Keeping your head above water - tips for repaying your mortgage

Keeping your head above water - tips for repaying your mortgage

Interest rates have gone up from 10.5% to 15.5% since June 2006 which means that home owners are paying an additional R3 555 on an R1m bond size. This coupled with huge increases in the petrol price and high inflation rates are squeezing disposable income making the average property owner more susceptible to defaulting.

Despite the tough market conditions, property is still seen as one of the best long-term investments and home owners should be doing everything in their power not to default on their monthly bond repayments.

"Home owners are having a rough time keeping up with bond repayments in the current economic slowdown," says Mary-Jane Lefevre, regional property finance manager at ooba (formerly MortgageSA).

The good news is that the market is set to recover in late 2009 with interest rates predicted to drop and the housing market is expected to pick-up. Until then, here are a few tips to keep your head above water and repay your bond each month.

Prioritise your spending

Your car is not as important as your house.

"Unless it is a campervan and you are prepared to move into it permanently, consider buying a smaller, second-hand car," says Lefevre.

This will not only save on repayments and insurance on a cheaper car, but will also save on petrol costs.

"Carefully assess your expenditure, do away with luxury expenses and retain only essential expenditure. When things improve you can always reinstate those luxuries".

Don't hide in the sand

By facing your potential financial difficulties head-on you are more likely to be pro-active and make a plan before you have missed a bond repayment.

"You may now be really starting to feel the pinch and your next bond repayment could be under threat of non payment. You need to talk to your bank straight away, don't delay this discussion" says Lefevre.

Speak to your bank

"Your lender doesn't want your house, they want you to maintain your bond instalments," states Lefevre. "They are open to negotiation and should be contacted as soon as you spot potential trouble on the horizon.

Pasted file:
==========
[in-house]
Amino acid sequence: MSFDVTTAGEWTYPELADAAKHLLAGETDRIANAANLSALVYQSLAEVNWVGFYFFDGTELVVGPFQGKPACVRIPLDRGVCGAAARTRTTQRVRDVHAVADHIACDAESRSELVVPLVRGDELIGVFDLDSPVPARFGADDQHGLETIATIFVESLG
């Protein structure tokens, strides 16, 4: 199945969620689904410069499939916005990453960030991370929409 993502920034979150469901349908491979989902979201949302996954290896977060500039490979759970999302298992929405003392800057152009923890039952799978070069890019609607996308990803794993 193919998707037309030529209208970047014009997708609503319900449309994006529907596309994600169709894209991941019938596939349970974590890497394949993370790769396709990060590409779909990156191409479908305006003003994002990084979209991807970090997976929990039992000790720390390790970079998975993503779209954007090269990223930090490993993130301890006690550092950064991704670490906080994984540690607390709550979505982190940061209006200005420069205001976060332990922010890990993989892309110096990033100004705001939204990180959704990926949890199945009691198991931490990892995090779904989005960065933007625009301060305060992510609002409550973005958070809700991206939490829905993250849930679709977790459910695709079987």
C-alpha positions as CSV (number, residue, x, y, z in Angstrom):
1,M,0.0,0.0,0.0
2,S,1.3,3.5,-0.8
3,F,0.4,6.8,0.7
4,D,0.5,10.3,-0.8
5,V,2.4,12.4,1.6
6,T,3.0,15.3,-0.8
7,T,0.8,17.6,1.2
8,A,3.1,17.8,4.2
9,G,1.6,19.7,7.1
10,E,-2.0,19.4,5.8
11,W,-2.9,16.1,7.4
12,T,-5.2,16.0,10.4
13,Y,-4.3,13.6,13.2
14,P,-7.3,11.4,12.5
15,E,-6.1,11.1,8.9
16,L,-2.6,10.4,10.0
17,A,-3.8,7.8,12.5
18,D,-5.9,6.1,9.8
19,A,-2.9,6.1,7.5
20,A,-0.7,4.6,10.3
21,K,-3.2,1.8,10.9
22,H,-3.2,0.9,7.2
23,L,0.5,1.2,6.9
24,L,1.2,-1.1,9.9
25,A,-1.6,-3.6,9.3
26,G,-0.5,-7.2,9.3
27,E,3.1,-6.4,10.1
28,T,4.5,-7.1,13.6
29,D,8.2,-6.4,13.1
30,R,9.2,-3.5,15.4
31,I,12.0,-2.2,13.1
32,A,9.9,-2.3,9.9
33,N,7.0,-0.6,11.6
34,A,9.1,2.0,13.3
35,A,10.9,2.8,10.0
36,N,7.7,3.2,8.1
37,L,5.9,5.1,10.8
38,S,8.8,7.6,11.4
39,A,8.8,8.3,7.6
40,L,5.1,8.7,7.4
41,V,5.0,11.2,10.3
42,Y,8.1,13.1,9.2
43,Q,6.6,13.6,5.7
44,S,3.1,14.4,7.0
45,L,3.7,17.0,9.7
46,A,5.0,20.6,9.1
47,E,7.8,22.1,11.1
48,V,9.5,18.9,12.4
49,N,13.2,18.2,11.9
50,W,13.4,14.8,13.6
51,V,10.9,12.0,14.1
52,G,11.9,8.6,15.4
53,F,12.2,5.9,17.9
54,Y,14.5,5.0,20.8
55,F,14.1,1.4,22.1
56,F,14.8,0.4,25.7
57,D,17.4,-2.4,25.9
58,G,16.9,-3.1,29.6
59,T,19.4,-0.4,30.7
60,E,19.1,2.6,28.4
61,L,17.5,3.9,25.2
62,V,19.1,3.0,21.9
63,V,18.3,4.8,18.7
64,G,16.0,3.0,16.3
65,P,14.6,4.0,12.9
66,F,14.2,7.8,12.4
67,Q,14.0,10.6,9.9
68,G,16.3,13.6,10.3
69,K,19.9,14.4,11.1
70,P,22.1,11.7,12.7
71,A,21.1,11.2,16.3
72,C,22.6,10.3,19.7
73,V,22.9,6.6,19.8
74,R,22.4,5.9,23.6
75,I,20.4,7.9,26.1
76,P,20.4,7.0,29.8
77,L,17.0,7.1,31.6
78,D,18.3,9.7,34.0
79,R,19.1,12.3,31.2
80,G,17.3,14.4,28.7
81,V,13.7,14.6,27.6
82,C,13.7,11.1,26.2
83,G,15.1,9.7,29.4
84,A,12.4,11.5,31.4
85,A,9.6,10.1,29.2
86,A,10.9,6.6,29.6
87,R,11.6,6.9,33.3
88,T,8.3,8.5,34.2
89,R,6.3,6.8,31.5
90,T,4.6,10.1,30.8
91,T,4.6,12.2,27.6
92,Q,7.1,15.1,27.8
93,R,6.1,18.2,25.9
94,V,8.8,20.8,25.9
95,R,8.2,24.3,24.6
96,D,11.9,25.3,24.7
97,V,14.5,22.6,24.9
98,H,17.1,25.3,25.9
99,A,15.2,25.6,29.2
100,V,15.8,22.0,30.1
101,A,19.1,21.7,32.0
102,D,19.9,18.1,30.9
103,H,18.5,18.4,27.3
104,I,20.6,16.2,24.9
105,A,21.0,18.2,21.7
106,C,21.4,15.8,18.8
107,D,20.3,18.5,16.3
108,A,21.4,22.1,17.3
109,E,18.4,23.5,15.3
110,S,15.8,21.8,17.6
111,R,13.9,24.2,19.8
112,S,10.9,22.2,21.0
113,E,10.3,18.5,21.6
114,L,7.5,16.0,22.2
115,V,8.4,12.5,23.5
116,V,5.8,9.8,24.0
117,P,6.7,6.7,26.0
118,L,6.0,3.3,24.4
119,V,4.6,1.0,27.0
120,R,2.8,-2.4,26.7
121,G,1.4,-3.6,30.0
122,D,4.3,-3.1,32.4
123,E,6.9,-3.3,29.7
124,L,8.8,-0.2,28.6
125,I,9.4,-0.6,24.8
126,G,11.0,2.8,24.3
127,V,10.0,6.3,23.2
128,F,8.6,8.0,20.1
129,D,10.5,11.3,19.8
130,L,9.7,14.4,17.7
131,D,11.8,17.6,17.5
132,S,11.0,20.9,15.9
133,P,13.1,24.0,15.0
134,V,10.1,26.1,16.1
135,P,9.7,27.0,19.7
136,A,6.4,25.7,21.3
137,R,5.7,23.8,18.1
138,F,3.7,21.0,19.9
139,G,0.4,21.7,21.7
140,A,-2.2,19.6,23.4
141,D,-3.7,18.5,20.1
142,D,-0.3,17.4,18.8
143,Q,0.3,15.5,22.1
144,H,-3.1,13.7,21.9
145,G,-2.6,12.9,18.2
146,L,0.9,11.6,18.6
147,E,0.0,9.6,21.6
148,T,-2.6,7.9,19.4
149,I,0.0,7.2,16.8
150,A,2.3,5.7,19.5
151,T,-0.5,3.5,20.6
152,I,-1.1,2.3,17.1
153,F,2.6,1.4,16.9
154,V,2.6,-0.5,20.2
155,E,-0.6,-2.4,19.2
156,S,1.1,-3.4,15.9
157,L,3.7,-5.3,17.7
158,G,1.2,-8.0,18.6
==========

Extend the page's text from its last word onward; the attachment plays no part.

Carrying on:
"Banks are open to discussing your bond repayments; however they will want to see a commitment from you to reduce expenditure, particularly luxury expenditure, before they agree on amended repayment figures. Do not expect the bank to reduce instalments, if you are not prepared to reduce non essential expenditure," says Lefevre.

Get financial advice

The cost of a professional financial advisor may end up saving your home. They will be able to objectively look at your finances and suggest alternative ways of saving money.

"Your home is one of your most important assets," concludes Lefevre. "So make a plan to keep up with your repayments during these more difficult times in the short term, and you will be rewarded in the longer-term when the economic conditions improve. Remember you can always get back your luxury items but if your home is repossessed you will find it very difficult to get back into the property market."

Hello ooba news

ooba (formerly MortgageSA) welcomed the 0.5% interest rate cut announced yesterday by the South African Reserve Bank which will save South African home owners an estimated R259m in home loan repayments each month, but says more cuts are needed.

According to a new poll by South Africa's leading property listings website, nearly a third of home hunters decide that a property is right for them before they even enter the house - and a kitchen is overwhelmingly the most important room when it comes to the buying decision. has entered into a partnership with to provide access to the latest fractional ownership listings which will be available from the 12 December, 2008.

South Africans spent over R10 billion during the festive season last year. This year ooba suggests carefully planning your holiday season spending to avoid a financial hangover in January 2009. "Festive season debt can take months to pay off in the new year," says Jenny Rushin, Provincial Sales Manager for ooba (formerly MortgageSA).

Weak economic conditions, higher interest rates and the global credit crisis have forced banks to be far more picky about who they will lend money and less generous with their lending rates. But Mary Jane Lefevre, Regional Sales Manager of ooba, said that before you apply for a home loan, there are steps you can take to improve your credit status and encourage lenders to look more favourably on your application.